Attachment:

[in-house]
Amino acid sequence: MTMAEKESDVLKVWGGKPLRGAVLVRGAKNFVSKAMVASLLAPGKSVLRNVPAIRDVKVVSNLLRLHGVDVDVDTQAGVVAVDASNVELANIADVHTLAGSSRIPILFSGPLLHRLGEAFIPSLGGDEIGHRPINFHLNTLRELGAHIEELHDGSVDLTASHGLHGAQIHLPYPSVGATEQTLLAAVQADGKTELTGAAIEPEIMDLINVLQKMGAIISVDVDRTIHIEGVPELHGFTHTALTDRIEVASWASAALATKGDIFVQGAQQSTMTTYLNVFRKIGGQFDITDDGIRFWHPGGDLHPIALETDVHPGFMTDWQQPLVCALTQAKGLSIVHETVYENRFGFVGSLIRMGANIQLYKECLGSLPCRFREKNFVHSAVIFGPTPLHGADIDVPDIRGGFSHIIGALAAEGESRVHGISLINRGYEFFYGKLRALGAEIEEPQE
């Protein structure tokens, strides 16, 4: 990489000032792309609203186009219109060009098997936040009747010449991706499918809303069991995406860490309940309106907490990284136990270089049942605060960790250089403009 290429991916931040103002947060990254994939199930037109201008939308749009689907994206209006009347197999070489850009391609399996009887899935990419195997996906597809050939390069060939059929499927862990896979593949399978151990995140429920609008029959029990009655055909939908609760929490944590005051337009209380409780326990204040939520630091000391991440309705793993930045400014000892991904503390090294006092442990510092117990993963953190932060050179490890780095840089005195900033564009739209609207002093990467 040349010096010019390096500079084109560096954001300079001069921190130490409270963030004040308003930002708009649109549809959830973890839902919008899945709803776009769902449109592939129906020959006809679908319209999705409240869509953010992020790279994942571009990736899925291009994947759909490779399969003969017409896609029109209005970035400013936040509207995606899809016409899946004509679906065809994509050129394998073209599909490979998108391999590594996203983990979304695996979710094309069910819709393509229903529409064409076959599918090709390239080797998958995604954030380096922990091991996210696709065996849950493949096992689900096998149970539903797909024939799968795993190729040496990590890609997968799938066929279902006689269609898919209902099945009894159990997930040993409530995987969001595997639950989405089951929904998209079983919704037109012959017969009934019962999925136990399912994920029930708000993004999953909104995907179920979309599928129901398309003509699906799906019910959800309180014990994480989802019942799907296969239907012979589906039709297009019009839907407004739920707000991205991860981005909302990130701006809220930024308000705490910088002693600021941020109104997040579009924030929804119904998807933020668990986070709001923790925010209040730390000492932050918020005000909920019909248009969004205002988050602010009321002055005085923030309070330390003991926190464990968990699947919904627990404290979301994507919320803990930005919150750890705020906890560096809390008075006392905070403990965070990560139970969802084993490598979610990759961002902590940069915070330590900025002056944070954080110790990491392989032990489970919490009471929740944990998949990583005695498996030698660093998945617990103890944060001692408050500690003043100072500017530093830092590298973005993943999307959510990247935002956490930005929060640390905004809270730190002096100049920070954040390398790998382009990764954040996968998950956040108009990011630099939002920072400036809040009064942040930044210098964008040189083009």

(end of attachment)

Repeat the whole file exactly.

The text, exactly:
[in-house]
Amino acid sequence: MTMAEKESDVLKVWGGKPLRGAVLVRGAKNFVSKAMVASLLAPGKSVLRNVPAIRDVKVVSNLLRLHGVDVDVDTQAGVVAVDASNVELANIADVHTLAGSSRIPILFSGPLLHRLGEAFIPSLGGDEIGHRPINFHLNTLRELGAHIEELHDGSVDLTASHGLHGAQIHLPYPSVGATEQTLLAAVQADGKTELTGAAIEPEIMDLINVLQKMGAIISVDVDRTIHIEGVPELHGFTHTALTDRIEVASWASAALATKGDIFVQGAQQSTMTTYLNVFRKIGGQFDITDDGIRFWHPGGDLHPIALETDVHPGFMTDWQQPLVCALTQAKGLSIVHETVYENRFGFVGSLIRMGANIQLYKECLGSLPCRFREKNFVHSAVIFGPTPLHGADIDVPDIRGGFSHIIGALAAEGESRVHGISLINRGYEFFYGKLRALGAEIEEPQE
């Protein structure tokens, strides 16, 4: 990489000032792309609203186009219109060009098997936040009747010449991706499918809303069991995406860490309940309106907490990284136990270089049942605060960790250089403009 290429991916931040103002947060990254994939199930037109201008939308749009689907994206209006009347197999070489850009391609399996009887899935990419195997996906597809050939390069060939059929499927862990896979593949399978151990995140429920609008029959029990009655055909939908609760929490944590005051337009209380409780326990204040939520630091000391991440309705793993930045400014000892991904503390090294006092442990510092117990993963953190932060050179490890780095840089005195900033564009739209609207002093990467 040349010096010019390096500079084109560096954001300079001069921190130490409270963030004040308003930002708009649109549809959830973890839902919008899945709803776009769902449109592939129906020959006809679908319209999705409240869509953010992020790279994942571009990736899925291009994947759909490779399969003969017409896609029109209005970035400013936040509207995606899809016409899946004509679906065809994509050129394998073209599909490979998108391999590594996203983990979304695996979710094309069910819709393509229903529409064409076959599918090709390239080797998958995604954030380096922990091991996210696709065996849950493949096992689900096998149970539903797909024939799968795993190729040496990590890609997968799938066929279902006689269609898919209902099945009894159990997930040993409530995987969001595997639950989405089951929904998209079983919704037109012959017969009934019962999925136990399912994920029930708000993004999953909104995907179920979309599928129901398309003509699906799906019910959800309180014990994480989802019942799907296969239907012979589906039709297009019009839907407004739920707000991205991860981005909302990130701006809220930024308000705490910088002693600021941020109104997040579009924030929804119904998807933020668990986070709001923790925010209040730390000492932050918020005000909920019909248009969004205002988050602010009321002055005085923030309070330390003991926190464990968990699947919904627990404290979301994507919320803990930005919150750890705020906890560096809390008075006392905070403990965070990560139970969802084993490598979610990759961002902590940069915070330590900025002056944070954080110790990491392989032990489970919490009471929740944990998949990583005695498996030698660093998945617990103890944060001692408050500690003043100072500017530093830092590298973005993943999307959510990247935002956490930005929060640390905004809270730190002096100049920070954040390398790998382009990764954040996968998950956040108009990011630099939002920072400036809040009064942040930044210098964008040189083009």